Estate Planning & Administration

Calabasas, Burbank, West Hollywood, and Santa Monica Attorney Eric J. Gold

Wills and Trusts: How are they different? keyboard_arrow_right

Estate Planning & Administration

Don’t have a lot of assets? Don’t think you need estate planning services? Everyone needs to do estate planning, whether they have a lot of property or not. Proper estate planning is important at every age.  Think of proper estate planning as a gift to your family. You don’t want to burden them with difficult decisions at an already-difficult time. Eric J. Gold is an experienced estate planning attorney in California and welcomes the chance to work with you on your estate planning needs.

If you are a young adult in need of an estate plan, CLICK HERE to read about estate plans for young adults. 

Estate Planning is About More Than Just a Will

A will is probably the first thing that springs to mind when you think about estate planning, but it’s not the only estate planning document. Here’s a brief description of the major documents of an estate plan:

  • Will. A will states what happens to someone’s property upon his or her death. (It does not determine what happens to jointly owned property or to assets from insurance and certain retirement accounts.) It also names the executor, or the person who is responsible for settling (administering) the estate.
  • Advanced Health Care Directive / Living will. This is different from a regular will, a living will details what someone wants to happen if they become incapacitated. A living will might address such issues as what kind of medical care to give, when to start giving medical care, when to stop, and organ donation.
  • HIPAA Release / Waiver.  This document allows the release of medical information under the Health Insurance Portability and Accountability Act (“HIPAA”).  Information about an individual’s location and medical condition(s) can be difficult to obtain without a proper HIPAA Release / Waiver.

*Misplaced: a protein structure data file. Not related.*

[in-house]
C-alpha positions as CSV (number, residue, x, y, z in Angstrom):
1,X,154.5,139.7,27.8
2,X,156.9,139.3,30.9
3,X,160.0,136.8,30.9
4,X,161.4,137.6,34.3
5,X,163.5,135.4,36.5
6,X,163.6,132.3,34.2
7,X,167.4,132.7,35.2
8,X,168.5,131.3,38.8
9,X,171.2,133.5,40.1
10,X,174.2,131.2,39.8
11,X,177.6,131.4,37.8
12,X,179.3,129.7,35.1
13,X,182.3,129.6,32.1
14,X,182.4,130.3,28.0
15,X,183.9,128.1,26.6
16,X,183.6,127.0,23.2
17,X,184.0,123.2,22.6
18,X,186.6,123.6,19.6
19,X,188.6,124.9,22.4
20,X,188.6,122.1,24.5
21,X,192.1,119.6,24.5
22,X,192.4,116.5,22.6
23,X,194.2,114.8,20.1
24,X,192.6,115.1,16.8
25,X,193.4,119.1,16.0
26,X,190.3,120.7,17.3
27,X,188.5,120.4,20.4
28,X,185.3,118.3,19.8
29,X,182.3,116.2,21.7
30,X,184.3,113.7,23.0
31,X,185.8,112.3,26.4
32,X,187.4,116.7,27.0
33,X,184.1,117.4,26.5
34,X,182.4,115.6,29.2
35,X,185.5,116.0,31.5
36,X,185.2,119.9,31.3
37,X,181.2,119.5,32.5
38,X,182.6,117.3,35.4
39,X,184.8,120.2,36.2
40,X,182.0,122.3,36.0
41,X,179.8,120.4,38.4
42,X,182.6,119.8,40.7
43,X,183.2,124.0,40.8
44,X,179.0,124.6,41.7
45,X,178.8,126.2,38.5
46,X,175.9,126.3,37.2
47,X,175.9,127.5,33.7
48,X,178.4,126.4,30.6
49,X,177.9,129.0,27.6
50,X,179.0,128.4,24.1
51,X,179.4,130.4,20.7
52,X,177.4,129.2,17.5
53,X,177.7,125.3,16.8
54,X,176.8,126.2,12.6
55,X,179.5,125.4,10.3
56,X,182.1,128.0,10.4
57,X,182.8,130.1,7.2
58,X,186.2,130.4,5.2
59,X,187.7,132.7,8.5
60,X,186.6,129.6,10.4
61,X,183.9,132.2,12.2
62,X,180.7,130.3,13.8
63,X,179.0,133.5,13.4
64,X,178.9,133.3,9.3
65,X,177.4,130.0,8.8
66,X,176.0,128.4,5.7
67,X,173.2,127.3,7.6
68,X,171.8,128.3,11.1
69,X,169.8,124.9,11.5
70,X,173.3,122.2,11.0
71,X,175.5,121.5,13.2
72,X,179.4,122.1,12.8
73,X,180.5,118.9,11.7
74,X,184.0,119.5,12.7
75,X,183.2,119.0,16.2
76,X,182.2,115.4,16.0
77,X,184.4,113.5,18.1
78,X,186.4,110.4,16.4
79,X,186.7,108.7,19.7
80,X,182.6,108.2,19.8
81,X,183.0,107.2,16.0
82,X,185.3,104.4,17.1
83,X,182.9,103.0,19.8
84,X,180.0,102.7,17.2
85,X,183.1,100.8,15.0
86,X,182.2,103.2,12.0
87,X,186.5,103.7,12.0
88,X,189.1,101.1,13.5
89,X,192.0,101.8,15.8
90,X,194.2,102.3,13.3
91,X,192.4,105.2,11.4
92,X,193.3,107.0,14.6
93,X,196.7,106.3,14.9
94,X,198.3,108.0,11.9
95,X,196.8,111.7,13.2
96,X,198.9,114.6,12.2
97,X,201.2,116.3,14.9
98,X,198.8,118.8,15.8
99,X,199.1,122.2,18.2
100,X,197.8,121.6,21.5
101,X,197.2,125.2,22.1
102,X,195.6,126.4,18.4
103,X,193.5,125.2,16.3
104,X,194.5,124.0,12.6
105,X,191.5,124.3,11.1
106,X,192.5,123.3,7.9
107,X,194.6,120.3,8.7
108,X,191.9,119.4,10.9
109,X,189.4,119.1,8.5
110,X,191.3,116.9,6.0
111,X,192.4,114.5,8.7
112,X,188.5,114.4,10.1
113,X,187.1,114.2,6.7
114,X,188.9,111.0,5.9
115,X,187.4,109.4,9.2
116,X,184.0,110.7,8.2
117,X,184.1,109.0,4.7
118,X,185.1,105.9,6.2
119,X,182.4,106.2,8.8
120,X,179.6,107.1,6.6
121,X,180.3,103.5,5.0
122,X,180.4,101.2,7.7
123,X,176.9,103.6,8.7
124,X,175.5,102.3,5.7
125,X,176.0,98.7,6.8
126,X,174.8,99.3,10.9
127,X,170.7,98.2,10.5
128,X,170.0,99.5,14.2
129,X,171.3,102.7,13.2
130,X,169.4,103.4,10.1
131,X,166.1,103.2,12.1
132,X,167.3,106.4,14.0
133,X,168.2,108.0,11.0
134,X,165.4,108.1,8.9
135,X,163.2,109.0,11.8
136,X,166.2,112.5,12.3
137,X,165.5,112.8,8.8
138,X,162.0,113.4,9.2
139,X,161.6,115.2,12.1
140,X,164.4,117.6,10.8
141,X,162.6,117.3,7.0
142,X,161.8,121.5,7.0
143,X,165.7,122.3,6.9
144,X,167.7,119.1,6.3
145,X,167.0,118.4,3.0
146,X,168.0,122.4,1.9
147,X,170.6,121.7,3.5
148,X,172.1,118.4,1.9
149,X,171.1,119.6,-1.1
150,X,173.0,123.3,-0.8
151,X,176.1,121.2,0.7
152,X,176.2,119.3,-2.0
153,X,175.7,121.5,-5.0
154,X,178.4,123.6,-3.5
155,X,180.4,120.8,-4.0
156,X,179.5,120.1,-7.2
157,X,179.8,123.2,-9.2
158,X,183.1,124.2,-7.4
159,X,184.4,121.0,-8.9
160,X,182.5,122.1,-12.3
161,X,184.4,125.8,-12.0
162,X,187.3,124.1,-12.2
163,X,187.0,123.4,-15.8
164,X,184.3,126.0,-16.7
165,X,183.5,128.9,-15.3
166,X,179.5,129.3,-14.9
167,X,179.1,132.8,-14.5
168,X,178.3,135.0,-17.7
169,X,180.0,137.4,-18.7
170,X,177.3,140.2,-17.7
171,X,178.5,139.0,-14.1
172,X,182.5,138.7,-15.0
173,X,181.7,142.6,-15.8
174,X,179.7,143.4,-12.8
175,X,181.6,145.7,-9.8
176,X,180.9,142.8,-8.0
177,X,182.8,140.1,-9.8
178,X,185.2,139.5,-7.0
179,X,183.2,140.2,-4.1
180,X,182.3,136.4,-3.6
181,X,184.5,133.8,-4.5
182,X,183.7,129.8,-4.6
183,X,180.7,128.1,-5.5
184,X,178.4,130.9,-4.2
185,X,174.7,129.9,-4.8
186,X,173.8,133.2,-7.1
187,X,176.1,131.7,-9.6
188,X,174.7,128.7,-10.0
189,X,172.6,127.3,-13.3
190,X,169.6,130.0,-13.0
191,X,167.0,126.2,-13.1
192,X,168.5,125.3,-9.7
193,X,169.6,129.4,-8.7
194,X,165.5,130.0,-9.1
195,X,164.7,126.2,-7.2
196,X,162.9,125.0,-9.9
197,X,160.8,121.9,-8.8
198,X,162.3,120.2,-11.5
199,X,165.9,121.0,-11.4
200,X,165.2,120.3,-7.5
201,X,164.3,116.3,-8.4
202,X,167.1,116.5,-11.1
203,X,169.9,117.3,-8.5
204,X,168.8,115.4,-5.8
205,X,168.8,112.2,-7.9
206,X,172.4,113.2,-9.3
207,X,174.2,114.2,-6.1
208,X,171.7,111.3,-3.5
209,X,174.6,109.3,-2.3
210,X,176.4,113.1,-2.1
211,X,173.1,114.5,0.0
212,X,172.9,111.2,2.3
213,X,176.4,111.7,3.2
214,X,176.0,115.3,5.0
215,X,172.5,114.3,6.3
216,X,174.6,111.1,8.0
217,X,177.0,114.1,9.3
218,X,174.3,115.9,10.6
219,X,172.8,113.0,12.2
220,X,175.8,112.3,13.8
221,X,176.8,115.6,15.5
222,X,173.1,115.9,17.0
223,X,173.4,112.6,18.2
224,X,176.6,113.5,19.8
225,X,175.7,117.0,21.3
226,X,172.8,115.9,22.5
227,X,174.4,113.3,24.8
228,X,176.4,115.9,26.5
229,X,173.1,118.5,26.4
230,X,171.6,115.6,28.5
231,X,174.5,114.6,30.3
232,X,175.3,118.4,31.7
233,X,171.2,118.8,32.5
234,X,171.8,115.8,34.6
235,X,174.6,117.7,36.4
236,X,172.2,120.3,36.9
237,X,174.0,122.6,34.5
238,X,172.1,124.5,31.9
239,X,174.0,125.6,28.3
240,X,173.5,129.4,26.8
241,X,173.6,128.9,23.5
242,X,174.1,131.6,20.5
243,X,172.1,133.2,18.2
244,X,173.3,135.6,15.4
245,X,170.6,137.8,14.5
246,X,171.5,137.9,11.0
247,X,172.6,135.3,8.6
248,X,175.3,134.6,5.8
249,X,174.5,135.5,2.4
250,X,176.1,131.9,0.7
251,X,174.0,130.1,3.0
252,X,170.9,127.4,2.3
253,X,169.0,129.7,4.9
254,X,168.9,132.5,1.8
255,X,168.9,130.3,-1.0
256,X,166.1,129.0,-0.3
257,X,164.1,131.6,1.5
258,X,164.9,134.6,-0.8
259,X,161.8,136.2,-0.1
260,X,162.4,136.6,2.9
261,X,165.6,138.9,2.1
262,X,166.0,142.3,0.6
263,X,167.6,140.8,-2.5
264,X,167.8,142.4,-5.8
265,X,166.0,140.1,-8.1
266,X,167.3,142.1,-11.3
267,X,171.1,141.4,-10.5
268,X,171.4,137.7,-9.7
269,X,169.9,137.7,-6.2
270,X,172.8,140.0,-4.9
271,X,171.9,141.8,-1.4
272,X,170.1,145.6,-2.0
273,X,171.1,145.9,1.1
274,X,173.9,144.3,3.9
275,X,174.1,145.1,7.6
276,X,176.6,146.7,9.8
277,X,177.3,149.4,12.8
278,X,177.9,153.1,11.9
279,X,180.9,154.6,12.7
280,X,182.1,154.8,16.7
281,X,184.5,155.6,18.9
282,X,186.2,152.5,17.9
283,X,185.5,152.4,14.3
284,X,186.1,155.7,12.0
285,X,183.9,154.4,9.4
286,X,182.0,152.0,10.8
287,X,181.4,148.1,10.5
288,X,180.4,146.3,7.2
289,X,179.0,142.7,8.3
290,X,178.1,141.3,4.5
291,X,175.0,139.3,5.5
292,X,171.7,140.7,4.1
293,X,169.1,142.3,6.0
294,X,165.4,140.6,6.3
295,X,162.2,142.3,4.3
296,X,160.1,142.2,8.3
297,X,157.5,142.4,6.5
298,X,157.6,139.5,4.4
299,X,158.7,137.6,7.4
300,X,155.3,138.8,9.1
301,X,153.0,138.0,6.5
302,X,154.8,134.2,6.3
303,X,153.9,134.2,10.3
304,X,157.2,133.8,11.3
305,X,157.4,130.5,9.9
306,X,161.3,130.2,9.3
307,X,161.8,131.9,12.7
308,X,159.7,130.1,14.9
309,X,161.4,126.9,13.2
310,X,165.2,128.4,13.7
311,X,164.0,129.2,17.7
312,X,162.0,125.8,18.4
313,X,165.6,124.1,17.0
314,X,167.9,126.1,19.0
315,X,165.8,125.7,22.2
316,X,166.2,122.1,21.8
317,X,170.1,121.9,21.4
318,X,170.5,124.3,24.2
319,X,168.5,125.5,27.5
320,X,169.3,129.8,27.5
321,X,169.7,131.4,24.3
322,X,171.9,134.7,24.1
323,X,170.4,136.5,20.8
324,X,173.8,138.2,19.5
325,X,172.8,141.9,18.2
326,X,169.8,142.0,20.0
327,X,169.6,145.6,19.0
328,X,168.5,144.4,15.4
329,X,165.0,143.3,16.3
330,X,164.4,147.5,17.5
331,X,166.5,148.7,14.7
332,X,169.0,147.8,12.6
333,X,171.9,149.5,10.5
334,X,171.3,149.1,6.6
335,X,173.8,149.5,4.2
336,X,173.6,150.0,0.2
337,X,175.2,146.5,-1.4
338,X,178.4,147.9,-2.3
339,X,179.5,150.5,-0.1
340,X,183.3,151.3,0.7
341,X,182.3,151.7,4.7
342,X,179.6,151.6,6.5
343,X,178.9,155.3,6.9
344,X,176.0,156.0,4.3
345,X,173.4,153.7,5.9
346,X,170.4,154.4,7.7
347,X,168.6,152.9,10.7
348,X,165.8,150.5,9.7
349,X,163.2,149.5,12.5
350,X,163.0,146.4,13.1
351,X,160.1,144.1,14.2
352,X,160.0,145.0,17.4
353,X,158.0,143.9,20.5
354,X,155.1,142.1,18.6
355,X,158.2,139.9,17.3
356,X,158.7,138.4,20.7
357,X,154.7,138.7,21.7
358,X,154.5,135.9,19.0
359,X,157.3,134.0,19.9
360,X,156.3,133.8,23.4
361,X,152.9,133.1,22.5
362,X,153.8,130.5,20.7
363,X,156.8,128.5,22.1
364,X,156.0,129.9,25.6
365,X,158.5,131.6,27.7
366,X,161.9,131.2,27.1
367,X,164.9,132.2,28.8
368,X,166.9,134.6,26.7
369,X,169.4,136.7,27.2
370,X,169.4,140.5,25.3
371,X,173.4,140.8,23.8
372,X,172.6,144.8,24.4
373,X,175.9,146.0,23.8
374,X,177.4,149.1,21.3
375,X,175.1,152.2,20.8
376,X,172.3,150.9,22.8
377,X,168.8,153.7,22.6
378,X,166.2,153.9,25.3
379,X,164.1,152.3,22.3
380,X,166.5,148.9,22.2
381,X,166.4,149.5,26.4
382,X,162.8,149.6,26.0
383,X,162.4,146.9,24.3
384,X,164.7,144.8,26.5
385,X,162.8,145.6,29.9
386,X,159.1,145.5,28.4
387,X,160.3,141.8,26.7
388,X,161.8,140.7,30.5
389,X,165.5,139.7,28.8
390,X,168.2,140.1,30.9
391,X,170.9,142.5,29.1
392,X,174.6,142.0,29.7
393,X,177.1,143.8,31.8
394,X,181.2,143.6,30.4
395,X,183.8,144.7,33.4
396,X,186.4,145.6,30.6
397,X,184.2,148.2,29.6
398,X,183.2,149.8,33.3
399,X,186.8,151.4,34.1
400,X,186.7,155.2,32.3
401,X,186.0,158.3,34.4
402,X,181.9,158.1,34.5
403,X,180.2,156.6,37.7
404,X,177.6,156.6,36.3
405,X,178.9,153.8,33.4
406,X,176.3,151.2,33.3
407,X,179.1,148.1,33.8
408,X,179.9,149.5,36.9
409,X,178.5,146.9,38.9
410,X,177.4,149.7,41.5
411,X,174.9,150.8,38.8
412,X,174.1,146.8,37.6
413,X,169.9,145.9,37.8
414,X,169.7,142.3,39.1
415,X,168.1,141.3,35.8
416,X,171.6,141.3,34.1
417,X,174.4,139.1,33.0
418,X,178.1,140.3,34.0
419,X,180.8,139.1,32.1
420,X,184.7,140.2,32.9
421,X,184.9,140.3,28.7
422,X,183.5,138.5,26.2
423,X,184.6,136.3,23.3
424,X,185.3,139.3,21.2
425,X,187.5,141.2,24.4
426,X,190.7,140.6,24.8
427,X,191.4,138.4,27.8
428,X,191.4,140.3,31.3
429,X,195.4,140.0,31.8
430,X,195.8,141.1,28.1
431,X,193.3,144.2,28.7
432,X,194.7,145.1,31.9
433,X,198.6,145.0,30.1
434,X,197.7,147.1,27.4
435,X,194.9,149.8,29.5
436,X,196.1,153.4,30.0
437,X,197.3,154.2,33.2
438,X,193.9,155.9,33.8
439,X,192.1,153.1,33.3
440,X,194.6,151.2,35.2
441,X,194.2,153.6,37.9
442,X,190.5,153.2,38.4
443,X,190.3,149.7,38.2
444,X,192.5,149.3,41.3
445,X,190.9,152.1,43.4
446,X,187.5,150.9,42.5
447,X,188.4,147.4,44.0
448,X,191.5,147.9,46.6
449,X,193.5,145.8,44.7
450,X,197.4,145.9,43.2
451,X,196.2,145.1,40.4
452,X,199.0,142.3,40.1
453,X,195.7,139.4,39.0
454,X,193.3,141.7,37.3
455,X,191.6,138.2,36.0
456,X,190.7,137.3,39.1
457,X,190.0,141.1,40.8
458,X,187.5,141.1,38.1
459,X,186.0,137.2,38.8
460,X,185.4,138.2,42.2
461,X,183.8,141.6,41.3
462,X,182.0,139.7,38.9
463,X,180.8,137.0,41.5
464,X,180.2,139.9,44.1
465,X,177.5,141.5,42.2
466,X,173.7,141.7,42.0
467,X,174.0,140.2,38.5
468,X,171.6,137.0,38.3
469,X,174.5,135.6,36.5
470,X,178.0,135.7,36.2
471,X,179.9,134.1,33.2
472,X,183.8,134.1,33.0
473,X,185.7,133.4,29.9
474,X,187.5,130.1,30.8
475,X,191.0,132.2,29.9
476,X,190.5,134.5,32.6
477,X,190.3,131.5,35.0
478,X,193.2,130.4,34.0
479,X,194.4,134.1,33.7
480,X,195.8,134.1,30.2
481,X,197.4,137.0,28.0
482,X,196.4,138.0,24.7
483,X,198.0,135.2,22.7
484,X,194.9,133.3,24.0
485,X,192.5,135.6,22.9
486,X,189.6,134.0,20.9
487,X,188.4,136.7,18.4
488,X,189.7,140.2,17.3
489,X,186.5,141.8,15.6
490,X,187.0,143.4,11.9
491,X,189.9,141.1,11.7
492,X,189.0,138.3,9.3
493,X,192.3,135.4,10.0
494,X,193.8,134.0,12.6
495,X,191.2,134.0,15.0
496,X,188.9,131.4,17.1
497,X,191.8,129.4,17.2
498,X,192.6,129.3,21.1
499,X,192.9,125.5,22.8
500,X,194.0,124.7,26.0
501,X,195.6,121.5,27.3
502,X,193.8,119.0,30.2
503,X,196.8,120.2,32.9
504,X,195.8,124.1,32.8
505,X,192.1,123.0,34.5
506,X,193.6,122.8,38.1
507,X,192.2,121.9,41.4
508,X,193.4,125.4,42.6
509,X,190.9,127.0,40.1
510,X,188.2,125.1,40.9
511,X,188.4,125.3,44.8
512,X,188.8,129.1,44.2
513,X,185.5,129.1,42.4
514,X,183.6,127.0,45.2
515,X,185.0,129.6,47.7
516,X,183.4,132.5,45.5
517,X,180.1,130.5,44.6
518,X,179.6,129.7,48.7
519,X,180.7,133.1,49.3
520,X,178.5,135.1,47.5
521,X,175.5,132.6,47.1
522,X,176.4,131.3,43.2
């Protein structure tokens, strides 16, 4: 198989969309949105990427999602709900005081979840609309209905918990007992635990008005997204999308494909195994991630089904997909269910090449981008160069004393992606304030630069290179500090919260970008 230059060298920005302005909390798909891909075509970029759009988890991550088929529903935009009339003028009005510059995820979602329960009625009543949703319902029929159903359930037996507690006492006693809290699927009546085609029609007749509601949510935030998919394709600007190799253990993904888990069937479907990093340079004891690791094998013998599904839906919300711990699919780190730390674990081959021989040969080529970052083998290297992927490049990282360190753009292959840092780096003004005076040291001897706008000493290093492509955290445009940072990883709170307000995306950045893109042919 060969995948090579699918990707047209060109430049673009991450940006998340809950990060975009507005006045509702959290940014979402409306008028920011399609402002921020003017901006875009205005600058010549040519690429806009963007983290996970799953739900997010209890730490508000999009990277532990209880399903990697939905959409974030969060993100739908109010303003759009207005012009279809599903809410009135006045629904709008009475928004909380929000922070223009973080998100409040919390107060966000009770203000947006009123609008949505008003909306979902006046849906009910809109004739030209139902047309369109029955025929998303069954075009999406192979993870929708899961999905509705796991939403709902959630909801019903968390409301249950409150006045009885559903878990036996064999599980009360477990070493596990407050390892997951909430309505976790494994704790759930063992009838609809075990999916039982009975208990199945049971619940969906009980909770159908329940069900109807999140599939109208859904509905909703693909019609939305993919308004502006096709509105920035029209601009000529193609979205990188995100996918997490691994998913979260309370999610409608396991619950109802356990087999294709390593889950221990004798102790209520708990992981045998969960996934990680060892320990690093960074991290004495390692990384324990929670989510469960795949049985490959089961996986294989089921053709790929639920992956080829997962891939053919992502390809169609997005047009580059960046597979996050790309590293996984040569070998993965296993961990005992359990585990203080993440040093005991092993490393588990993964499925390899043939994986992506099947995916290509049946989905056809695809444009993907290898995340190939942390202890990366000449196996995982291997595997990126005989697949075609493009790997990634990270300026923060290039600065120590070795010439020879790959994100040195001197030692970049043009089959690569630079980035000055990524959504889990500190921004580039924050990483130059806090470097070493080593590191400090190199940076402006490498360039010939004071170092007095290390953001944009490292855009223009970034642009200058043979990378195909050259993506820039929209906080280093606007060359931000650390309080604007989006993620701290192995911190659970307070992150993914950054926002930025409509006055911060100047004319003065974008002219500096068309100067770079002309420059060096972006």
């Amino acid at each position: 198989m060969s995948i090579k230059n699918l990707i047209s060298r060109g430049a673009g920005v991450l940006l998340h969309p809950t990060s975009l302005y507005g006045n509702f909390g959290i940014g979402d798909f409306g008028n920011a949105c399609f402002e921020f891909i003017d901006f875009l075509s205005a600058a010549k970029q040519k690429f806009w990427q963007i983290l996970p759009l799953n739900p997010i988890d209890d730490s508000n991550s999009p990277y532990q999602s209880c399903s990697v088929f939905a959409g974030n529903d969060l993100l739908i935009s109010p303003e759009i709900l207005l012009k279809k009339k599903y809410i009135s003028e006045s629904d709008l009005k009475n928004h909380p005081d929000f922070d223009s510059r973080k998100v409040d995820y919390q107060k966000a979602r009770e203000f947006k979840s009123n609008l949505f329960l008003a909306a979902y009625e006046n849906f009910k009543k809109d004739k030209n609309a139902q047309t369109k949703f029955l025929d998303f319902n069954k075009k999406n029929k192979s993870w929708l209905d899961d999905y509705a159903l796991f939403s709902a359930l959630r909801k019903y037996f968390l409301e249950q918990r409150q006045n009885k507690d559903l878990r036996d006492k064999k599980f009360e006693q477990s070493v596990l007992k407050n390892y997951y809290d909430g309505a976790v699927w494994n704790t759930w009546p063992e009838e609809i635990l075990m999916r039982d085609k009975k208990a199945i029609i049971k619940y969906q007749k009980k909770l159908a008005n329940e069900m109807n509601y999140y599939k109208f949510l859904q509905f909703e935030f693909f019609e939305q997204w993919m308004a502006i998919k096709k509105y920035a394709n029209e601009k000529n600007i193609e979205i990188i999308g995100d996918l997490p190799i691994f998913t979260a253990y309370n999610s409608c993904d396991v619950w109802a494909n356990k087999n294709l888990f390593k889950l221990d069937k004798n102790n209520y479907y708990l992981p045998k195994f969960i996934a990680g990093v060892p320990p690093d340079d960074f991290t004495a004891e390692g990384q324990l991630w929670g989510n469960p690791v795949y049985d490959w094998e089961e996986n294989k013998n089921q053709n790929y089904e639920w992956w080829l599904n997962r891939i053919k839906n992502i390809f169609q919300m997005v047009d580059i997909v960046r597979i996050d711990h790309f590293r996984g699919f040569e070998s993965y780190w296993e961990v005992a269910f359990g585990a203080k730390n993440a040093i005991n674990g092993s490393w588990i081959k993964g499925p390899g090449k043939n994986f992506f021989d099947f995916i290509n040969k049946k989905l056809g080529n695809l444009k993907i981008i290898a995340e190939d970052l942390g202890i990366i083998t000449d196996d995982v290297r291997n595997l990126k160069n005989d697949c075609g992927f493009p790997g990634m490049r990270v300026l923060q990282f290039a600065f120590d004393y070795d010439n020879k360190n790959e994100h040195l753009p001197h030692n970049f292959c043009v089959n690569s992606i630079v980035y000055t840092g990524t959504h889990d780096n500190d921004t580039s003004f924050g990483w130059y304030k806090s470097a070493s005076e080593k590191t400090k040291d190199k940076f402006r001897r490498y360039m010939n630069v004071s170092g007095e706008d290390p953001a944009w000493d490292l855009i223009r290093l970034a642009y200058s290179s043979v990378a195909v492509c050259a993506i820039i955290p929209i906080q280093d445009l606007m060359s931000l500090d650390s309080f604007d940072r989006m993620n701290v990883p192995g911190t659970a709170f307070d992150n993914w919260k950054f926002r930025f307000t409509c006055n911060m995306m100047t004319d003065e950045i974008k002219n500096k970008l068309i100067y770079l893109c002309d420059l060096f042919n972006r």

• Trust. There are different kinds of trusts, and an estate planning attorney like Eric J. Gold can explain the differences. All trusts share the same core concept: a person or party, called the trustee, controls the trust property for someone else, the beneficiary.
  • Power of Attorney. Like trusts, powers of attorney come in different varieties. They give someone the legal power or authority to take action as the agent for another person. Those decisions can be on matters of money or health care, for example.
  • Nomination of Guardian. If something happens to you, who do you want to step in to care for your children?  This document can be your statement to direct custody and responsibility for your children, if you are incapacitated or if you pass away.
  • Final Disposition Instructions.  This is a document that directs what you want to have happen with your remains.  Do you want burial or cremation?  Do you have a specific memorial park in mind or do you want your ashes scattered in the wind from atop a particular mountain. This document can provide clear instructions to your loved ones so that they do not have to make the decision for you in an emotional time.

An Estate Planning Attorney You Can Really Talk To

Estate planning documents are some of the most sensitive and personal documents you’ll ever deal with. You want an attorney who not only has experience but is also easy to work with and makes the process pleasant for you. Eric J. Gold is that attorney. He’ll take the time to talk with you about your wishes and then draw up the documents you need. Don’t put it off any longer – contact the The Law Offices of Eric J. Gold, APC today.

To learn more about simple estate plans for young adults and the college bound, click here.